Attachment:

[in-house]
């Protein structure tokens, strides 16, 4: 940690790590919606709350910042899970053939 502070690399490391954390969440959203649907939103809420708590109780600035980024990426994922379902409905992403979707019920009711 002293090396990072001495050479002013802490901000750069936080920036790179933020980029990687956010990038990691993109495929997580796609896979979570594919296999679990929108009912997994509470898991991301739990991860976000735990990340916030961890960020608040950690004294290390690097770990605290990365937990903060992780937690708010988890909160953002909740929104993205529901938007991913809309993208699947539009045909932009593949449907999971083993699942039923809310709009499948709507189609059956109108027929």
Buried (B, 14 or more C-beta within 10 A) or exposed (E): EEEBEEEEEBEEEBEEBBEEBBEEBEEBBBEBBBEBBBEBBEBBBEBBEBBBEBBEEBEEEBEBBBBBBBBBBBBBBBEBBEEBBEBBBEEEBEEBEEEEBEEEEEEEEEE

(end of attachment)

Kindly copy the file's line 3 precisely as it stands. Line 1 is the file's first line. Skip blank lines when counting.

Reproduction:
Buried (B, 14 or more C-beta within 10 A) or exposed (E): EEEBEEEEEBEEEBEEBBEEBBEEBEEBBBEBBBEBBBEBBEBBBEBBEBBBEBBEEBEEEBEBBBBBBBBBBBBBBBEBBEEBBEBBBEEEBEEBEEEEBEEEEEEEEEE